Skip to main content

Alumna is growing hope with her generosity

Carol McLaughlin has a green thumb and a grateful heart. That’s why this avid gardener is committed to growing a community as healthy as her hydrangeas and marigolds.

A Macomb alumna, McLaughlin credits her associate degree for the full-time job with benefits that helped her provide for her two children following a divorce. She is now a grandmother of two pre-teens and a fervent supporter of education.

“I am so glad that Macomb was available to me,” says McLaughlin, who returned to college after being a stay-at-home mom for her son and daughter, both college graduates. “It made my career possible.”

And that career was a long and successful one in the financial management office of Shelby Township, where she stayed until her retirement a few years ago. Establishing the Carol McLaughlin Career Scholarship at Macomb in 2014 was her way of saying thank you.

“I read the applications of these students and it just tugs at my heart strings,” says McLaughlin. “The need is there, and I’m just thankful that I can make a difference.”

The scholarship that she planted at Macomb is for students enrolled in a two-year program that leads directly to a career, including those in engineering and advance technology, and health and public service. Special consideration is given to applicants who have been involved in community service projects, reflecting McLaughlin’s belief in the importance of volunteerism. She served on Shelby Township’s beautification committee for more than 15 years and since last fall has been delivering food to the elderly for Meals on Wheels.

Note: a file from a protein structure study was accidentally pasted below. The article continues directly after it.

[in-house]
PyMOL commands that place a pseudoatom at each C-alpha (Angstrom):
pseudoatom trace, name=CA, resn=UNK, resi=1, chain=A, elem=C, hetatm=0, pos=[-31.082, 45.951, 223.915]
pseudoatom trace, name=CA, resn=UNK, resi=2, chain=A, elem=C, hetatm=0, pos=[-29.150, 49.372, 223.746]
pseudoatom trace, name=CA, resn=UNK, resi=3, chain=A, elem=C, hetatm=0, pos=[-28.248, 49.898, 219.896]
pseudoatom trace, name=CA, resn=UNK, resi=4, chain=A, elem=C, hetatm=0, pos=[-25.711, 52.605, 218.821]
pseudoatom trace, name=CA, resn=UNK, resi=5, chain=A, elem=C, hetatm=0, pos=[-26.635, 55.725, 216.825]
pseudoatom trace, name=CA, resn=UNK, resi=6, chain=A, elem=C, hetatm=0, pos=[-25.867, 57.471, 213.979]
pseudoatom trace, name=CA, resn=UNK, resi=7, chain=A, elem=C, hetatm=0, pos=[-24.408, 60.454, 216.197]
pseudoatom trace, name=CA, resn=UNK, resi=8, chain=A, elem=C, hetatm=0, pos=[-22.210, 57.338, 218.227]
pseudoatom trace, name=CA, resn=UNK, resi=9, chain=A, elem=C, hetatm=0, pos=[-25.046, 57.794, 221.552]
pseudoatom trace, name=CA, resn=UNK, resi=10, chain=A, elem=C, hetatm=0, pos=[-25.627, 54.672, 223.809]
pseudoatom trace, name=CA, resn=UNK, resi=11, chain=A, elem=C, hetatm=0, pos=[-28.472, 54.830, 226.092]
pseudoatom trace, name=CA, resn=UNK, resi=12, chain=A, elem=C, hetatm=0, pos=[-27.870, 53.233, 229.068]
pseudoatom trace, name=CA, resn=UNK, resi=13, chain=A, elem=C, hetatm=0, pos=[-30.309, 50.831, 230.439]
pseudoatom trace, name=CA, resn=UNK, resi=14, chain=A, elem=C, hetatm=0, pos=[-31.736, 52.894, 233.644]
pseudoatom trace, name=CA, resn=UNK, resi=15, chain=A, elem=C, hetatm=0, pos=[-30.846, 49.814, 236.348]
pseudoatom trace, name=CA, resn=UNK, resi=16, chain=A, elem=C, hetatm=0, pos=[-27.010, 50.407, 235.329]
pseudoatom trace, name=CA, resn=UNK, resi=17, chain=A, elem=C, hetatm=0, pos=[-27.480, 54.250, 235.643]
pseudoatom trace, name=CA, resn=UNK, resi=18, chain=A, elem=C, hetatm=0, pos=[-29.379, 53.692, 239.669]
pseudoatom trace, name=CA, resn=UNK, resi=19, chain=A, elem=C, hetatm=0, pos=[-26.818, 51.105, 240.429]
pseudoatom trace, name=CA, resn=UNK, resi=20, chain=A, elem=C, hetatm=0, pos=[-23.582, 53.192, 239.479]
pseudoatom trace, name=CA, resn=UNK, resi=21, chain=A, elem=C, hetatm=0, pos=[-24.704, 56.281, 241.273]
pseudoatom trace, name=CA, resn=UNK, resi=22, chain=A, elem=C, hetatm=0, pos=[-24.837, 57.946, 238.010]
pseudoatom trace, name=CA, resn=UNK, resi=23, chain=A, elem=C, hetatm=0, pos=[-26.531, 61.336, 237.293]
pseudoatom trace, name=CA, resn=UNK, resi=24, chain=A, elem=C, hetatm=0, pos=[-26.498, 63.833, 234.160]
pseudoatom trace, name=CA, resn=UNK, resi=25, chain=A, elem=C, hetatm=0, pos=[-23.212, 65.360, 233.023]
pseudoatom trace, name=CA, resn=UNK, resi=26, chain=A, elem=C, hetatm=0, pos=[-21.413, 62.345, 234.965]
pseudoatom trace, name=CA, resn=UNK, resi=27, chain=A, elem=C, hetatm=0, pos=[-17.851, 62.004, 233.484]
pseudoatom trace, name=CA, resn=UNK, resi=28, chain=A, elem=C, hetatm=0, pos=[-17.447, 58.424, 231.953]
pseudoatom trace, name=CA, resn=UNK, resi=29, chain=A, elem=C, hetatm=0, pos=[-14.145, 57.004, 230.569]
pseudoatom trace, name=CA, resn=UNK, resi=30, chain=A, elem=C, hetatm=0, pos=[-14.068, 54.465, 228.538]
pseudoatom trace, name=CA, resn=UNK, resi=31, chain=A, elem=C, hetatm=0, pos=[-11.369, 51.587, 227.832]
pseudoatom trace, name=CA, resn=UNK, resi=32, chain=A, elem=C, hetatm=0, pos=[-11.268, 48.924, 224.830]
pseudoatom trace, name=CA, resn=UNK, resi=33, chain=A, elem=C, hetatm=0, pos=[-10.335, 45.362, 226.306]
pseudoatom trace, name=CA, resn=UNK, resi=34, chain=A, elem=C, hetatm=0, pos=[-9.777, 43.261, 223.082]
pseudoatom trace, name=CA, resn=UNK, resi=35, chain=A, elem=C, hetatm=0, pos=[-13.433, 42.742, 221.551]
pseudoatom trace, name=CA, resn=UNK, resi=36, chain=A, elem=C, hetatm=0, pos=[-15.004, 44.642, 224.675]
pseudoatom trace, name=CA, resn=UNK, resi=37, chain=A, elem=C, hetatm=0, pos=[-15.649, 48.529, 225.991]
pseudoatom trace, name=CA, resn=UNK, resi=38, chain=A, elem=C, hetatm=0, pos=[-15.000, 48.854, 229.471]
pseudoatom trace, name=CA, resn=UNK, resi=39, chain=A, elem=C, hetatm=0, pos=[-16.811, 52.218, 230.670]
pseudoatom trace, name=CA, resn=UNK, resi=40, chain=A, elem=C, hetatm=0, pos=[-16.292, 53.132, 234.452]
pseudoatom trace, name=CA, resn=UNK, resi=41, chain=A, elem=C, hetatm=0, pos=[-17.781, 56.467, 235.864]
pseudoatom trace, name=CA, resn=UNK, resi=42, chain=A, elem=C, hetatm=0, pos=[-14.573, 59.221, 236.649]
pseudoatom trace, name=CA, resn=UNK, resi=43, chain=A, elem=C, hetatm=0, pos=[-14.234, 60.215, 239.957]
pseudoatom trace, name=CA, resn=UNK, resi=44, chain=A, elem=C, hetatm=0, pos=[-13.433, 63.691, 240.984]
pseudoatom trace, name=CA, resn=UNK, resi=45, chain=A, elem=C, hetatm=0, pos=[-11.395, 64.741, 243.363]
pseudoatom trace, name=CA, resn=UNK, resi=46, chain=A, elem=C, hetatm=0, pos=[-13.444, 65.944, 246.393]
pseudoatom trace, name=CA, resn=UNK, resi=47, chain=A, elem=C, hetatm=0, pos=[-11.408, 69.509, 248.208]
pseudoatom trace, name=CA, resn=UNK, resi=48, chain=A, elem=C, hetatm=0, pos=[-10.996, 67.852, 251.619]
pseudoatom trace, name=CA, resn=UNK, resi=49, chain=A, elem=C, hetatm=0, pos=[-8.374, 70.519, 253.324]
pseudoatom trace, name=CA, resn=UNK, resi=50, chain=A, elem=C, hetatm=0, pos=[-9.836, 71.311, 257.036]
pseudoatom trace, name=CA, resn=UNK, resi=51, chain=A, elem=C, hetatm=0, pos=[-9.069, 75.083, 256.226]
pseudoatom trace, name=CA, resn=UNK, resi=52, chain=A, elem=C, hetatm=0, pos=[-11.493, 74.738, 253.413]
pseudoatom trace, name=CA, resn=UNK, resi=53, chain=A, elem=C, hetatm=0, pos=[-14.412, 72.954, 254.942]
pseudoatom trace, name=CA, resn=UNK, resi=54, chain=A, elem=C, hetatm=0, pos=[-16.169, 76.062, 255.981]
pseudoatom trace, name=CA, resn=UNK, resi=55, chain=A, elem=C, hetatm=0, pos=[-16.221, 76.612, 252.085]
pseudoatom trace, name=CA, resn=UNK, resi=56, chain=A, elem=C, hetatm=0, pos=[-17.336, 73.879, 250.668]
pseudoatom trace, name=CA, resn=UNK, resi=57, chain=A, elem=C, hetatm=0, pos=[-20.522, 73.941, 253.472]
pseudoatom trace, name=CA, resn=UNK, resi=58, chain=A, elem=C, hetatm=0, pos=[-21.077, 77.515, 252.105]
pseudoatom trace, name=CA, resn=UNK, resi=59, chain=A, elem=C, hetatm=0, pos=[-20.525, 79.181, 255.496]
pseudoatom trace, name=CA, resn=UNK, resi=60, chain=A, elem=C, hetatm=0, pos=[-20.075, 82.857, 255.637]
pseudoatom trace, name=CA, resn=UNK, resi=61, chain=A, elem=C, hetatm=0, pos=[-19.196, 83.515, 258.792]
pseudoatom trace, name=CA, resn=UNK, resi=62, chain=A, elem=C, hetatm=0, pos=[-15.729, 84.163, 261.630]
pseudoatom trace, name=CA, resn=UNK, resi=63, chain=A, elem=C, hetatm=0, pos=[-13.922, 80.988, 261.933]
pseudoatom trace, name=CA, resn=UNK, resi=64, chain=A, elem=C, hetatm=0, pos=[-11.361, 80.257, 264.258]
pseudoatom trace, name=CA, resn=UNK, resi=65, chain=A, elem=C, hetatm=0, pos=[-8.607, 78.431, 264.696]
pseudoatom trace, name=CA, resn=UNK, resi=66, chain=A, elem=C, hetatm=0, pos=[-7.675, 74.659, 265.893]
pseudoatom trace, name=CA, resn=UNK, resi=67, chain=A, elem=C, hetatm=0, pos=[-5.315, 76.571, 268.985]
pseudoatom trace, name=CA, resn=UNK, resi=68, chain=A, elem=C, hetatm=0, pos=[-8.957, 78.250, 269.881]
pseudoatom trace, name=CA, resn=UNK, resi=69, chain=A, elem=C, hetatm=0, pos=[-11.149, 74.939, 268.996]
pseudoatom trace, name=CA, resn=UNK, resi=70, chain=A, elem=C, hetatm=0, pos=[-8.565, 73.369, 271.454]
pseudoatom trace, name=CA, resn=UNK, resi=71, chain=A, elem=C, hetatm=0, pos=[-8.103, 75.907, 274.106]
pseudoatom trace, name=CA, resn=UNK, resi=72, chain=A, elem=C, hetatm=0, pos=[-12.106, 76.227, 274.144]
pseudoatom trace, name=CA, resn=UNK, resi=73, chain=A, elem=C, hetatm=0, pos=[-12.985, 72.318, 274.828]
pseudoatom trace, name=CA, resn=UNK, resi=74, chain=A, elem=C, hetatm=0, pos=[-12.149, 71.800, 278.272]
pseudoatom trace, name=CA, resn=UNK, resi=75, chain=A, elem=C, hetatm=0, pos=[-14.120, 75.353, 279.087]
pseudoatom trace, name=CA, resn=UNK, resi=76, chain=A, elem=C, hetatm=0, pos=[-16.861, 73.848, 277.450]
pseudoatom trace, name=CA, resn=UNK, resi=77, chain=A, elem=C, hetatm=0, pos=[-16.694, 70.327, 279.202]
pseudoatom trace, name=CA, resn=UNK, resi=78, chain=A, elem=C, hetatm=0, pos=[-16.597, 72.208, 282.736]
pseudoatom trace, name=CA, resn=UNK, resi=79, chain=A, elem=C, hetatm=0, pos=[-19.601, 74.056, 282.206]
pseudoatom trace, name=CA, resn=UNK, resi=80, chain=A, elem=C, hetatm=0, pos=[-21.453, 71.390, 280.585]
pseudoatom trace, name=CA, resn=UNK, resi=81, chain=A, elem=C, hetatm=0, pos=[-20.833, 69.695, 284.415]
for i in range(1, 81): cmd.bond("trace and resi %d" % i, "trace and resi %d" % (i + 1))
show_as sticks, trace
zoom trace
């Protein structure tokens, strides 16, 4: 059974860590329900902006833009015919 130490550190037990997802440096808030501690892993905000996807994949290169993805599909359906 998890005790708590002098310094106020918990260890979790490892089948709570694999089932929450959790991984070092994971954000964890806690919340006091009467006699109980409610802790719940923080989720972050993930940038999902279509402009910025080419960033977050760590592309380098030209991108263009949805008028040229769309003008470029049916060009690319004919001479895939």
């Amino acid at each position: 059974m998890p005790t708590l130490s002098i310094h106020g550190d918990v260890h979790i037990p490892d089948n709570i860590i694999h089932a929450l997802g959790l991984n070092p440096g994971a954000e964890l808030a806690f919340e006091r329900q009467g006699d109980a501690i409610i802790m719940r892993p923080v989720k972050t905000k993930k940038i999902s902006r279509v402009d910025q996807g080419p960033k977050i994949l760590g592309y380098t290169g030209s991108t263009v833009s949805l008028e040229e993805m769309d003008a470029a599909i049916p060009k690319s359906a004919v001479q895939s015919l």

“I regard the scholarship as a way to encourage and reward those who are involved in their communities,” says McLaughlin. “I know it has been very gratifying to me. With the Meals on Wheels program, I meet shut-ins who have no contact with the outside world. They are always so happy to see me.”

And just like her volunteer work, McLaughlin’s scholarship is making life a little brighter for some deserving college students, who now don’t have to worry about incurring debt as they earn their degree.

“I’m so happy that Macomb is in our area and giving students these opportunities to get good jobs,” says McLaughlin. “Macomb is a quality school and this is my way of encouraging others to take advantage of it.”

At the annual Donor Recognition Luncheon held in the spring, McLaughlin met the two most recent recipients of her generosity. And the experience, she says, “just made me want to do more.”

Carol McLaughlin